During the eighteenth century, the Qing Dynasty ruled China and that century was the high point of traditional Chinese civilization. In the nineteenth century, China's status in the world collapsed and at the end of the nineteenth century it was seen as a pitiful country. This form of government, which was based on Confucianism, was not seen as adequate. After the British defeat in the opium war (1840-42), many western nations challenged and threatened China's government, policies, and civilization. Many western merchants competed well against Chinese products and industries. Foreign missionaries also posed a threat to China's religious views. Also the powerful military forces of the Western nations proved that China had to change somehow in order to survive a modernizing world.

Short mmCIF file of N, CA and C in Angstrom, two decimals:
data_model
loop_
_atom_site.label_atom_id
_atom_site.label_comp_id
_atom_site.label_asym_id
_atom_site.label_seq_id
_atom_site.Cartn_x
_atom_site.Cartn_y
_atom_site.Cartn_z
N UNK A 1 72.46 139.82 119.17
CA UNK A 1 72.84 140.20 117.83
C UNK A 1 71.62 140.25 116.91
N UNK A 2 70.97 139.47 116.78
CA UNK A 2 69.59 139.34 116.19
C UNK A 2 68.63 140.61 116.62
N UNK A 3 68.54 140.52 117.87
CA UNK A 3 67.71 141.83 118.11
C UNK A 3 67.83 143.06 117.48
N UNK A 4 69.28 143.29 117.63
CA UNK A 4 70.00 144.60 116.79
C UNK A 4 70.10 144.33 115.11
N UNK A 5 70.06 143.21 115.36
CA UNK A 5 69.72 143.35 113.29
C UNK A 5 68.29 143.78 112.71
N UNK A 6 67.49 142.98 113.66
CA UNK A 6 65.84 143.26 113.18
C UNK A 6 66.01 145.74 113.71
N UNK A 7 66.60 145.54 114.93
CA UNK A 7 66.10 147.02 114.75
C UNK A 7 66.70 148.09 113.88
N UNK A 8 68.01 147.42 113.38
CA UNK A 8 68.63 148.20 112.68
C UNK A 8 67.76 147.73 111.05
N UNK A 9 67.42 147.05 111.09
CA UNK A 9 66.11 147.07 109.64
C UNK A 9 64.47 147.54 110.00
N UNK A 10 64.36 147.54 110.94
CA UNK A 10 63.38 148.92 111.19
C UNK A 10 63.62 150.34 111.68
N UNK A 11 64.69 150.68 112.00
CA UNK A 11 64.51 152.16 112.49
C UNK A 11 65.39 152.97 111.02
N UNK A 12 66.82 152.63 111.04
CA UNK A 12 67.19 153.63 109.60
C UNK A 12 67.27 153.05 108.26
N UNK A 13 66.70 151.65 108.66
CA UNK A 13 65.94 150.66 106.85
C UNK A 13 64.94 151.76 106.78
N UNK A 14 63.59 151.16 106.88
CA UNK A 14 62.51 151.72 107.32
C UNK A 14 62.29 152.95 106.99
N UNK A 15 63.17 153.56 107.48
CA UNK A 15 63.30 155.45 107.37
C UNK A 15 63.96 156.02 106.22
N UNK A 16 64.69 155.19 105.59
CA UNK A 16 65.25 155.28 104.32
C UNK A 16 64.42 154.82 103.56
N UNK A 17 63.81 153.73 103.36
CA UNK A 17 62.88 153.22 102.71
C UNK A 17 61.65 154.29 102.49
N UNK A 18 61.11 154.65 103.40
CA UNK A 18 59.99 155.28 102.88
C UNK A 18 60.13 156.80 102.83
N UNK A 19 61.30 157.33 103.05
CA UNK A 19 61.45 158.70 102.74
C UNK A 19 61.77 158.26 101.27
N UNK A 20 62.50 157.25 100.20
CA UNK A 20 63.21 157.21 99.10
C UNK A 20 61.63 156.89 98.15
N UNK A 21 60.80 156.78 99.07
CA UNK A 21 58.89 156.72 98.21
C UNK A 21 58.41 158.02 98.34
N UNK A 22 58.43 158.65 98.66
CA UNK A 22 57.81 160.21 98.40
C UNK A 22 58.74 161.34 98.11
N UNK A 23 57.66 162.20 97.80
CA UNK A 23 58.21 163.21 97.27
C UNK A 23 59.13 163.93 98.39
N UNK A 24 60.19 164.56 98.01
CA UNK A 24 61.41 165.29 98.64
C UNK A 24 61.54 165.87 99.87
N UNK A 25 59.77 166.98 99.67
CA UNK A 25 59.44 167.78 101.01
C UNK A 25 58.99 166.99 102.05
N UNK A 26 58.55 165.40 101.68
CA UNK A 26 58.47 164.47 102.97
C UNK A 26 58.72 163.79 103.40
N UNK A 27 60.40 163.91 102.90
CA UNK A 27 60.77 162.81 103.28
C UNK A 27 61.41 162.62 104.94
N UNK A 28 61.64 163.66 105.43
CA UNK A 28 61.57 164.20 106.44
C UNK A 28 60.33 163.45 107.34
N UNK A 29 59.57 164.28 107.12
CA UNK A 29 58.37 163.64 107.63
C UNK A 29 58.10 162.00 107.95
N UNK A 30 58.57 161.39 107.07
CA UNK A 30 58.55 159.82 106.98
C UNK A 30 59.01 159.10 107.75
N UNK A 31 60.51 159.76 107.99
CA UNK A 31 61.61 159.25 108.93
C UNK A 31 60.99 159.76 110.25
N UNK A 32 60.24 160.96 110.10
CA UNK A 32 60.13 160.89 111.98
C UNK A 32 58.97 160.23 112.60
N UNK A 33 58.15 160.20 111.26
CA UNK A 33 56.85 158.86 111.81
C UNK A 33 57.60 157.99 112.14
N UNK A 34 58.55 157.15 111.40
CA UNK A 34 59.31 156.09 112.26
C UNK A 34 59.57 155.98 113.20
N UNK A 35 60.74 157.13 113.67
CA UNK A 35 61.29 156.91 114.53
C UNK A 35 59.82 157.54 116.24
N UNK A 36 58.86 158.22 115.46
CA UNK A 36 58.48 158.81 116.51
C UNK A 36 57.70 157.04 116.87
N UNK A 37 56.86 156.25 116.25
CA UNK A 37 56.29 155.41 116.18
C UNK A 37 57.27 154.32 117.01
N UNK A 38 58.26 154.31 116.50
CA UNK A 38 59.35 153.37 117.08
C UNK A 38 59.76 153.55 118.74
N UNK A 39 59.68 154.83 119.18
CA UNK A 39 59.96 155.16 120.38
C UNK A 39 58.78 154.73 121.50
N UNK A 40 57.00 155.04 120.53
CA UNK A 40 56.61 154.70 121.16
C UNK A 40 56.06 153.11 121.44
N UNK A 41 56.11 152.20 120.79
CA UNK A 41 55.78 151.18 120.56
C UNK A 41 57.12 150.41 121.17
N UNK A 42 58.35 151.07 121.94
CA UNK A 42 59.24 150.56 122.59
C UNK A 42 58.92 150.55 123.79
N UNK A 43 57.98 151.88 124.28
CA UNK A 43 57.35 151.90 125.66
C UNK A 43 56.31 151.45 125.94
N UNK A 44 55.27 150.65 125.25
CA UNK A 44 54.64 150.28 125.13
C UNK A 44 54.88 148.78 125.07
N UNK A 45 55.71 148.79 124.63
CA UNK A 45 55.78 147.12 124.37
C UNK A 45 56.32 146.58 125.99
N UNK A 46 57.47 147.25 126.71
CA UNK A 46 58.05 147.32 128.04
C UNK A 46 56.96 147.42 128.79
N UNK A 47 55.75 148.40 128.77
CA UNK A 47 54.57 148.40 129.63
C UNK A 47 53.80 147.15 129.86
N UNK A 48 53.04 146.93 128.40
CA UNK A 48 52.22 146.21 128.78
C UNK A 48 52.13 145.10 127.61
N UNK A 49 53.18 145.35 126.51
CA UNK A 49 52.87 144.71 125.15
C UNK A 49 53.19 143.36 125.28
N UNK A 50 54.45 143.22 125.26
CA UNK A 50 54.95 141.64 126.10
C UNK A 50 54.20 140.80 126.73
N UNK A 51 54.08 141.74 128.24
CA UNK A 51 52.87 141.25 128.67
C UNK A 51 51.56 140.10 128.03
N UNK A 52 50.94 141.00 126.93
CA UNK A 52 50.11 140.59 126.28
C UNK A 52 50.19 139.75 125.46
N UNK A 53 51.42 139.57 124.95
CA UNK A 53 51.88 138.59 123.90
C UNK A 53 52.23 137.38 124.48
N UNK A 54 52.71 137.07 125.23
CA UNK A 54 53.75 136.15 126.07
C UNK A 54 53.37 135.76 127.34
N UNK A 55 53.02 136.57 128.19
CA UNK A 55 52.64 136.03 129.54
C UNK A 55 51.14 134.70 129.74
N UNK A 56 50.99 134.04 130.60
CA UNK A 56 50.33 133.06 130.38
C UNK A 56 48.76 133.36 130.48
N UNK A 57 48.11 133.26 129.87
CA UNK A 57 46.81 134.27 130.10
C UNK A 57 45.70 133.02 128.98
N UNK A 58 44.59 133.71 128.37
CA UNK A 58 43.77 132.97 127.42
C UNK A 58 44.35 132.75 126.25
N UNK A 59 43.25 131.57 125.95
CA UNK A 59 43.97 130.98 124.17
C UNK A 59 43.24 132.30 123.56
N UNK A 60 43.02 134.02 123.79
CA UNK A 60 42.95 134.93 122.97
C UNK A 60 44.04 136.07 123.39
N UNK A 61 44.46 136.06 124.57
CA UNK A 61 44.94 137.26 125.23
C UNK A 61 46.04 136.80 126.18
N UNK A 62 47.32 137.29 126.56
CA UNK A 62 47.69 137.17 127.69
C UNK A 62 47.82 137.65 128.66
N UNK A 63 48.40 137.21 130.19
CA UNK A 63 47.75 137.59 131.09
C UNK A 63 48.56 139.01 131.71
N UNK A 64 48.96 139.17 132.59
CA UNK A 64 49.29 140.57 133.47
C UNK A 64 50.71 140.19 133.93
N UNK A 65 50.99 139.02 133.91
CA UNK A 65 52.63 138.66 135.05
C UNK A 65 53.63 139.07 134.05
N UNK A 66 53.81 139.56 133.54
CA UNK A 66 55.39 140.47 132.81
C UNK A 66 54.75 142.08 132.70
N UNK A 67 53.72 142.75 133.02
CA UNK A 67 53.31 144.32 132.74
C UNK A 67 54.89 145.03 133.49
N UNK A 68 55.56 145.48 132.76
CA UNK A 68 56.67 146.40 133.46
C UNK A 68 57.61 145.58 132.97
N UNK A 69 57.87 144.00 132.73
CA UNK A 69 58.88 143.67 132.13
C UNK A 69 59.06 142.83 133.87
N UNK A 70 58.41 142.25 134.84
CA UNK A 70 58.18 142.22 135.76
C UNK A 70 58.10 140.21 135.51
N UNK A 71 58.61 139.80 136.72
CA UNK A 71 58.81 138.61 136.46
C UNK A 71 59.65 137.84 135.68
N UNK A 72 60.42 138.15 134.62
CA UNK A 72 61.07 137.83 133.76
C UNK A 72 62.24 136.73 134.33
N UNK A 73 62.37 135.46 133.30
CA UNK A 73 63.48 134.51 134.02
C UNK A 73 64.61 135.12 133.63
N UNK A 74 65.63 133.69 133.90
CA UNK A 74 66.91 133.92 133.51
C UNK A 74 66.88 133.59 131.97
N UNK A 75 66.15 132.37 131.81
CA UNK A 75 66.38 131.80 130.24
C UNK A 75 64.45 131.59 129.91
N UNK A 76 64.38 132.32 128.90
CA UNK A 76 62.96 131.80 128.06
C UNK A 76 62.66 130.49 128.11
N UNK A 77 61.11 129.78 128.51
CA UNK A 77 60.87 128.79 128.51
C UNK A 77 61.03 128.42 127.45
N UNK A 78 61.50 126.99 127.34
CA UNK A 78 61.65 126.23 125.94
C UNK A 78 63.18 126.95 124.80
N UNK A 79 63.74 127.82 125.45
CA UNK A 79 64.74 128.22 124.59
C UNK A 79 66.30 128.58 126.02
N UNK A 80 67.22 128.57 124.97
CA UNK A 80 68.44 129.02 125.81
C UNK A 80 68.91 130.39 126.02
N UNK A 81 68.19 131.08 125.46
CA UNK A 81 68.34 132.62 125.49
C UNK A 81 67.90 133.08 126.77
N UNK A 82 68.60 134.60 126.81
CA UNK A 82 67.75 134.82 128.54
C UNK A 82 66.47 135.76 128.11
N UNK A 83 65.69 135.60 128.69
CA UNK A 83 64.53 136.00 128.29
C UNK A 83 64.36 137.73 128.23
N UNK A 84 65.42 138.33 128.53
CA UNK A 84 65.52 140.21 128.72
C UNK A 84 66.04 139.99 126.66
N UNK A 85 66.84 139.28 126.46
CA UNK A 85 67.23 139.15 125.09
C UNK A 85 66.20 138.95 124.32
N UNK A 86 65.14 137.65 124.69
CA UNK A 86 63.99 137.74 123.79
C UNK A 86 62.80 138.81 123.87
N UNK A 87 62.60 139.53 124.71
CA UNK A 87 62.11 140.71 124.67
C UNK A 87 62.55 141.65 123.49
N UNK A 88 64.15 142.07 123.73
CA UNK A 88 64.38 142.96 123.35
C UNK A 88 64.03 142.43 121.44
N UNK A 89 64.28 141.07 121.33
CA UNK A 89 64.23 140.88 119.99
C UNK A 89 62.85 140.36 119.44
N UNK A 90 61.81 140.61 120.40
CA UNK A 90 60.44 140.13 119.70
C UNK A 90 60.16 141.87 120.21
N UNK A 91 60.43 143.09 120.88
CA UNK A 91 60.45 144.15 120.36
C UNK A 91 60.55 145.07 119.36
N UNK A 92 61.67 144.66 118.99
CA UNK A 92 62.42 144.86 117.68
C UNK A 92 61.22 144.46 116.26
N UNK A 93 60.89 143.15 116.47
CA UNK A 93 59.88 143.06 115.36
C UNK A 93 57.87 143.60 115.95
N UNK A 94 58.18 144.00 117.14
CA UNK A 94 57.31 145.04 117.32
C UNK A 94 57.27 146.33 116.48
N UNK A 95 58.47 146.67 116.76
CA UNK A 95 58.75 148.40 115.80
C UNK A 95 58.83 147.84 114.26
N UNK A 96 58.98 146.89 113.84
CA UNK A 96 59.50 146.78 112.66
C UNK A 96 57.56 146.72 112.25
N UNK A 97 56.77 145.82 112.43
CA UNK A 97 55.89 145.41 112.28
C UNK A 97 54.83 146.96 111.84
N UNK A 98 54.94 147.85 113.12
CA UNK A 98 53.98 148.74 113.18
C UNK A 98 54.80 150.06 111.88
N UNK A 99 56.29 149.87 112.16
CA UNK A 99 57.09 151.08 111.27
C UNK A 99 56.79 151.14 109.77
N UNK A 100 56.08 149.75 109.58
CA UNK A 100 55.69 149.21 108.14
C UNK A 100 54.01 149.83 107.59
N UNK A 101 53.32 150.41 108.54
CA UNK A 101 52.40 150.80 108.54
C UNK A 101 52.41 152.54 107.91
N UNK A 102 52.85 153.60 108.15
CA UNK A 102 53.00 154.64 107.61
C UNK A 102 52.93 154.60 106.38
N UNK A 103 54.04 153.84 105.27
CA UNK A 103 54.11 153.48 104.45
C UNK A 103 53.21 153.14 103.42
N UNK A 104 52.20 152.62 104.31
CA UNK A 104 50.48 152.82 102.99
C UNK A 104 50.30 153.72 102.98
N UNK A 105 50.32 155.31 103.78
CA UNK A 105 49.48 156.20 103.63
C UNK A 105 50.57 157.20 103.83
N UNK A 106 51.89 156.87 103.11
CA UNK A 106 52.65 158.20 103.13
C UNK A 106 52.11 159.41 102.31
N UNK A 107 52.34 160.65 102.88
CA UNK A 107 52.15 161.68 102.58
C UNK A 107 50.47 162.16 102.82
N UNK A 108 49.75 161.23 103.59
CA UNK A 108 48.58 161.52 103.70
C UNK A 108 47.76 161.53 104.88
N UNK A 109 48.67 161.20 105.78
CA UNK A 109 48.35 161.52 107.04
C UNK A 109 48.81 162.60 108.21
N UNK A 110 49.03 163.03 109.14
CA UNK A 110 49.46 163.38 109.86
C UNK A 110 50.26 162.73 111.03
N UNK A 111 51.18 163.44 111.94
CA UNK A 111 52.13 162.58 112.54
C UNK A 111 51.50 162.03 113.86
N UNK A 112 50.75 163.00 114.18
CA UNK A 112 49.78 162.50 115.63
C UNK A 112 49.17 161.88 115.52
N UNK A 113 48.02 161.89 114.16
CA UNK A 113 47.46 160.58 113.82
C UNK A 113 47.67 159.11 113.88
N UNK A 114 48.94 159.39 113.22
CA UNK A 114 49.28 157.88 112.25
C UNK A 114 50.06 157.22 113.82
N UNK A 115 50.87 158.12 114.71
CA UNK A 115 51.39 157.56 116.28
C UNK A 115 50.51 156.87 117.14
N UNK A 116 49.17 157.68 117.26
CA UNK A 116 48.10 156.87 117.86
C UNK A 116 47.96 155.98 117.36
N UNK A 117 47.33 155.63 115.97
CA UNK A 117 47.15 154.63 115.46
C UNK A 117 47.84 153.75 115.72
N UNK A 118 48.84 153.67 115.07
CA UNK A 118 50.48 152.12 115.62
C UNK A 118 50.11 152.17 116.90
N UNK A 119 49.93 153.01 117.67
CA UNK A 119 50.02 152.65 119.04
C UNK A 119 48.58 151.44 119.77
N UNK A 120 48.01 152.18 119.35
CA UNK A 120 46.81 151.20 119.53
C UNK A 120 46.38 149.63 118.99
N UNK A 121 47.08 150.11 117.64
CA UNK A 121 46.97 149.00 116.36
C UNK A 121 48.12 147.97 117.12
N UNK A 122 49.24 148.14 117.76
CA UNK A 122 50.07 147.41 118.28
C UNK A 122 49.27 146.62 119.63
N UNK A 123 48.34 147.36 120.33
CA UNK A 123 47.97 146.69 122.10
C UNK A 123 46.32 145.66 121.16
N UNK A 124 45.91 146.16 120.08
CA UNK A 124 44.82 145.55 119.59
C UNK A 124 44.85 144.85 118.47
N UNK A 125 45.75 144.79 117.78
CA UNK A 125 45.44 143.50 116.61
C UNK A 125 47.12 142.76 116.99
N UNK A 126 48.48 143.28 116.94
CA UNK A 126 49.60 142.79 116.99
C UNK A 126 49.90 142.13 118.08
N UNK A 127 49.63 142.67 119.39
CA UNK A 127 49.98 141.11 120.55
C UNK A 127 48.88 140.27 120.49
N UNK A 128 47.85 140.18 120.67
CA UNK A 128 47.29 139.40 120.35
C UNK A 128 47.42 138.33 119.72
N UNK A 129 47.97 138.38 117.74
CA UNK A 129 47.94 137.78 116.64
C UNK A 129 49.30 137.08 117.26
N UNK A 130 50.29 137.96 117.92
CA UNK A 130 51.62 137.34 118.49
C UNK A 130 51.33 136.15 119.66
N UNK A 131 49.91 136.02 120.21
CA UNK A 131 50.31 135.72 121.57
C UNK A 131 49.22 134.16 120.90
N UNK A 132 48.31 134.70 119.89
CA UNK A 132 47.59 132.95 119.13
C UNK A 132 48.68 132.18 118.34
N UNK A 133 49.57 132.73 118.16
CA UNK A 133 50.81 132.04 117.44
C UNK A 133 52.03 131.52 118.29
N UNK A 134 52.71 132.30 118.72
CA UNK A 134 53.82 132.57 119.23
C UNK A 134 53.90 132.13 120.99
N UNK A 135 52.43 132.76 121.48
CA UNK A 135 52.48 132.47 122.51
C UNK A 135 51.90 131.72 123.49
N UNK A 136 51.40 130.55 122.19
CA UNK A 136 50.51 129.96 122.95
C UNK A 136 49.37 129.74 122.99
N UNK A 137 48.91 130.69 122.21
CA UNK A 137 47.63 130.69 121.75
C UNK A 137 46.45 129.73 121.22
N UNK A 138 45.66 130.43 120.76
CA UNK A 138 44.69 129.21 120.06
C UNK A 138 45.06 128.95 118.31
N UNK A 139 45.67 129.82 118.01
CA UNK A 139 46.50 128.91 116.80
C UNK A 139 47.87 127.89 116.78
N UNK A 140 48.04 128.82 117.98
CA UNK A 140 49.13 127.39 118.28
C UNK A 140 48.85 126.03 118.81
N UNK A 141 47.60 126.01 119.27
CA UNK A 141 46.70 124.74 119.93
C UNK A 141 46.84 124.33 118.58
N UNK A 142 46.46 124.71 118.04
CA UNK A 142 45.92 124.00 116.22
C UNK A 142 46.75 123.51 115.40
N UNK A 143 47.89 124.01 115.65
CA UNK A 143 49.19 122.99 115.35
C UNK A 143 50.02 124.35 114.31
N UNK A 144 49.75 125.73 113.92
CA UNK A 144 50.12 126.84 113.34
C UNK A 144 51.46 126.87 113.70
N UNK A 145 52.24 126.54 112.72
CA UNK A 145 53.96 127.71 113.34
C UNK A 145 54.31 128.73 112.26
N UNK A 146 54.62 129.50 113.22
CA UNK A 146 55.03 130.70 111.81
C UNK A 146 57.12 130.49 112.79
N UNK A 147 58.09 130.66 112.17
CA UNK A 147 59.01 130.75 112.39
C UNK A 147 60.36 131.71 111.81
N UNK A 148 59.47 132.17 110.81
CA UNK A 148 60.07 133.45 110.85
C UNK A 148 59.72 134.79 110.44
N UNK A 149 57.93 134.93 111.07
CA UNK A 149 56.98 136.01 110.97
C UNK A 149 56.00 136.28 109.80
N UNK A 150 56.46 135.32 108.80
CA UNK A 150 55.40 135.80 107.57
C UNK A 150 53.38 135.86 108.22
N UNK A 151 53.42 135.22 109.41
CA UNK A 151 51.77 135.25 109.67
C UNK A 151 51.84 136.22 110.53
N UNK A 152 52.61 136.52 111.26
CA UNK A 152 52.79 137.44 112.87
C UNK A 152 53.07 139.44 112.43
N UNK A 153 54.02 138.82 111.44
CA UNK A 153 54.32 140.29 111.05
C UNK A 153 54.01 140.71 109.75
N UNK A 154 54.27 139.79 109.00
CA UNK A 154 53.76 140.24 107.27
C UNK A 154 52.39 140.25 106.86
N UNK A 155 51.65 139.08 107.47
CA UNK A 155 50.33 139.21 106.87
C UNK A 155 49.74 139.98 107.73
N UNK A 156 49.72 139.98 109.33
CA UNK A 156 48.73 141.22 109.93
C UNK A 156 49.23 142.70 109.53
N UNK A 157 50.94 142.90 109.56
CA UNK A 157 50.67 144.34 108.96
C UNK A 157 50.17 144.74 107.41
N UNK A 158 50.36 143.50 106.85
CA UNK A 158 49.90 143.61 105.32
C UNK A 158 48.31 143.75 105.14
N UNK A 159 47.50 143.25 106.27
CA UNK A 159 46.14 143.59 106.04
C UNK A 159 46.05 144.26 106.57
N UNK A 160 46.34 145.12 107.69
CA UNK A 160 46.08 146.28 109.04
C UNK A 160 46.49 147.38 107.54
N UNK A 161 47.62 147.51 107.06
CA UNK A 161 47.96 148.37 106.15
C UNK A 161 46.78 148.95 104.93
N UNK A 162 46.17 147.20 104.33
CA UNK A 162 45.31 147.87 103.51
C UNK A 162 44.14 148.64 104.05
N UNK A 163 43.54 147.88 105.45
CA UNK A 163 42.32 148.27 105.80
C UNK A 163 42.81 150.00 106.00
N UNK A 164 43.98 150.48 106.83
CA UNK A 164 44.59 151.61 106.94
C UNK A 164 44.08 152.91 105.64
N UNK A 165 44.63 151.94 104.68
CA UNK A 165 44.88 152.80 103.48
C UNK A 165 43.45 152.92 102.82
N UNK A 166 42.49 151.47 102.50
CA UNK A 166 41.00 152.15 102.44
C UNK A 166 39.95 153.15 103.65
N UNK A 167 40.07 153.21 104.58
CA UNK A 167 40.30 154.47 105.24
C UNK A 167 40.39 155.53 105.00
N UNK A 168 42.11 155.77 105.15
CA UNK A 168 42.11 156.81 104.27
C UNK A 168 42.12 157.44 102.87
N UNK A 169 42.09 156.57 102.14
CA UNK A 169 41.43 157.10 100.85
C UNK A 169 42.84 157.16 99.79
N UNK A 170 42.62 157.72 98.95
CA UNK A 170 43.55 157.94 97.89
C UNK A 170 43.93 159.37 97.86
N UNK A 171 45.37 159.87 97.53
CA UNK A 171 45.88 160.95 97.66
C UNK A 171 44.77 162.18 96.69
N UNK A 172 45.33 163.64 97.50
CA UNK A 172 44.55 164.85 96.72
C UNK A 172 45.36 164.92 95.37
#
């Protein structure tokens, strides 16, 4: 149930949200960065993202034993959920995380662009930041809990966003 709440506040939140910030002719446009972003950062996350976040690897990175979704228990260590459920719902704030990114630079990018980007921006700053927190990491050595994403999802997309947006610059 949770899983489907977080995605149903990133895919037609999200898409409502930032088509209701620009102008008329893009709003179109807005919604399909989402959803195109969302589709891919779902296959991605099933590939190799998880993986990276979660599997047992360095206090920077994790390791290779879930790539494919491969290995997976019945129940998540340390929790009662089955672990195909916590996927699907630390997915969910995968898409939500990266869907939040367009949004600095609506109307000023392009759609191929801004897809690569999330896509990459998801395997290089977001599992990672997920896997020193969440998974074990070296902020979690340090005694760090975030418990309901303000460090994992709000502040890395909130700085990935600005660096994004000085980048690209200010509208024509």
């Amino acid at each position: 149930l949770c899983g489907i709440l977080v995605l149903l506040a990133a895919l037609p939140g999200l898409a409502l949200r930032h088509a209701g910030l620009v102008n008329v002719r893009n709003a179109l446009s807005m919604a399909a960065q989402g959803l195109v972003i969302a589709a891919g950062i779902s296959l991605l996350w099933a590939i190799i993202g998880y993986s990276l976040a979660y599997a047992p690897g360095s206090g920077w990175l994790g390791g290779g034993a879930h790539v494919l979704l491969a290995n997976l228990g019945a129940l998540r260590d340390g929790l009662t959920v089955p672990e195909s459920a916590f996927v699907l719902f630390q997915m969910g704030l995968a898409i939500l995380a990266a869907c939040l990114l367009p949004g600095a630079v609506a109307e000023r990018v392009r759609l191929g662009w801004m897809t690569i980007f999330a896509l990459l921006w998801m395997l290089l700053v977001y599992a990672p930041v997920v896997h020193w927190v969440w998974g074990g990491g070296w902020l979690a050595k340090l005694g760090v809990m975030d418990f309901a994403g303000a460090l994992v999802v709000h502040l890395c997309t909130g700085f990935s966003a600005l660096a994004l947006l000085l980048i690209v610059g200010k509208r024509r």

China was considered to have one of the highest standards of living until the 1700s. By the 1800s, China was being threatened by the material and technological recourses the western nations possessed. During the eighteenth century, England was the main country that traded with China. Since China focused on conserving it's traditional values and ways of living, foreigners were only allowed to trade in Canton, which was a port city in southeast China. China's main exports were silk and tea and Britain had a high demand for tea. In exchange for tea and other Chinese goods, China was demanding silver.